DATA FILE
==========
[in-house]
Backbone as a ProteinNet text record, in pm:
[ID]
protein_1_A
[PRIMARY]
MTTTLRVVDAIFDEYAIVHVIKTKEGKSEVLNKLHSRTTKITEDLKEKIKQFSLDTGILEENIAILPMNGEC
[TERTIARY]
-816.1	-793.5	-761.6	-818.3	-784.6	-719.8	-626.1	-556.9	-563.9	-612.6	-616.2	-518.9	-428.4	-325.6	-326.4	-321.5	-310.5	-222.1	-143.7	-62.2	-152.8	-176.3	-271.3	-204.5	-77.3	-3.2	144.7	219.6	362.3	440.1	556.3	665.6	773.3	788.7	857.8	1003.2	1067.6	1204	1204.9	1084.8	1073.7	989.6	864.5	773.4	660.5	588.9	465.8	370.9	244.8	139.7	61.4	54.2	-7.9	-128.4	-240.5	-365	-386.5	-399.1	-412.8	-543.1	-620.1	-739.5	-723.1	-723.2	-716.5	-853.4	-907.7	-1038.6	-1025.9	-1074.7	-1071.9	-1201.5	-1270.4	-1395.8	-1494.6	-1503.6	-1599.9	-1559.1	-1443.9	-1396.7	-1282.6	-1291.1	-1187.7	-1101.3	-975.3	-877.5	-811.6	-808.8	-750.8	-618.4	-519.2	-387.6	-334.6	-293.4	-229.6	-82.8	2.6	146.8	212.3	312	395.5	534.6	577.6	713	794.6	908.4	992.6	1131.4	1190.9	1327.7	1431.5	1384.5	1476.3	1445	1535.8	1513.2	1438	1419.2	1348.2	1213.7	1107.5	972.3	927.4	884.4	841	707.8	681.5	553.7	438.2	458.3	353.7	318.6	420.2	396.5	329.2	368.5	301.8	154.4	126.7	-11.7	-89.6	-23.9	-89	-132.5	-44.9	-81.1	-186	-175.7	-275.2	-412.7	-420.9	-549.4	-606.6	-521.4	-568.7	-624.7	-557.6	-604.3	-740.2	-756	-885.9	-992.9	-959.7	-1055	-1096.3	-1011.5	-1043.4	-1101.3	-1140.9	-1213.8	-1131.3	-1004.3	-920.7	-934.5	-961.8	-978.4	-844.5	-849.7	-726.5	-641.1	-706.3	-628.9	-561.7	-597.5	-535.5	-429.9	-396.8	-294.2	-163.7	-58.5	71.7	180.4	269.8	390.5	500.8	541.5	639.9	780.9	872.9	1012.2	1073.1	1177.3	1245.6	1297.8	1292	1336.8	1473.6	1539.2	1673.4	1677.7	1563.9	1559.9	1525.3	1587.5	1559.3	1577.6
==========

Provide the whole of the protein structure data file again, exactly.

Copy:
[in-house]
Backbone as a ProteinNet text record, in pm:
[ID]
protein_1_A
[PRIMARY]
MTTTLRVVDAIFDEYAIVHVIKTKEGKSEVLNKLHSRTTKITEDLKEKIKQFSLDTGILEENIAILPMNGEC
[TERTIARY]
-816.1	-793.5	-761.6	-818.3	-784.6	-719.8	-626.1	-556.9	-563.9	-612.6	-616.2	-518.9	-428.4	-325.6	-326.4	-321.5	-310.5	-222.1	-143.7	-62.2	-152.8	-176.3	-271.3	-204.5	-77.3	-3.2	144.7	219.6	362.3	440.1	556.3	665.6	773.3	788.7	857.8	1003.2	1067.6	1204	1204.9	1084.8	1073.7	989.6	864.5	773.4	660.5	588.9	465.8	370.9	244.8	139.7	61.4	54.2	-7.9	-128.4	-240.5	-365	-386.5	-399.1	-412.8	-543.1	-620.1	-739.5	-723.1	-723.2	-716.5	-853.4	-907.7	-1038.6	-1025.9	-1074.7	-1071.9	-1201.5	-1270.4	-1395.8	-1494.6	-1503.6	-1599.9	-1559.1	-1443.9	-1396.7	-1282.6	-1291.1	-1187.7	-1101.3	-975.3	-877.5	-811.6	-808.8	-750.8	-618.4	-519.2	-387.6	-334.6	-293.4	-229.6	-82.8	2.6	146.8	212.3	312	395.5	534.6	577.6	713	794.6	908.4	992.6	1131.4	1190.9	1327.7	1431.5	1384.5	1476.3	1445	1535.8	1513.2	1438	1419.2	1348.2	1213.7	1107.5	972.3	927.4	884.4	841	707.8	681.5	553.7	438.2	458.3	353.7	318.6	420.2	396.5	329.2	368.5	301.8	154.4	126.7	-11.7	-89.6	-23.9	-89	-132.5	-44.9	-81.1	-186	-175.7	-275.2	-412.7	-420.9	-549.4	-606.6	-521.4	-568.7	-624.7	-557.6	-604.3	-740.2	-756	-885.9	-992.9	-959.7	-1055	-1096.3	-1011.5	-1043.4	-1101.3	-1140.9	-1213.8	-1131.3	-1004.3	-920.7	-934.5	-961.8	-978.4	-844.5	-849.7	-726.5	-641.1	-706.3	-628.9	-561.7	-597.5	-535.5	-429.9	-396.8	-294.2	-163.7	-58.5	71.7	180.4	269.8	390.5	500.8	541.5	639.9	780.9	872.9	1012.2	1073.1	1177.3	1245.6	1297.8	1292	1336.8	1473.6	1539.2	1673.4	1677.7	1563.9	1559.9	1525.3	1587.5	1559.3	1577.6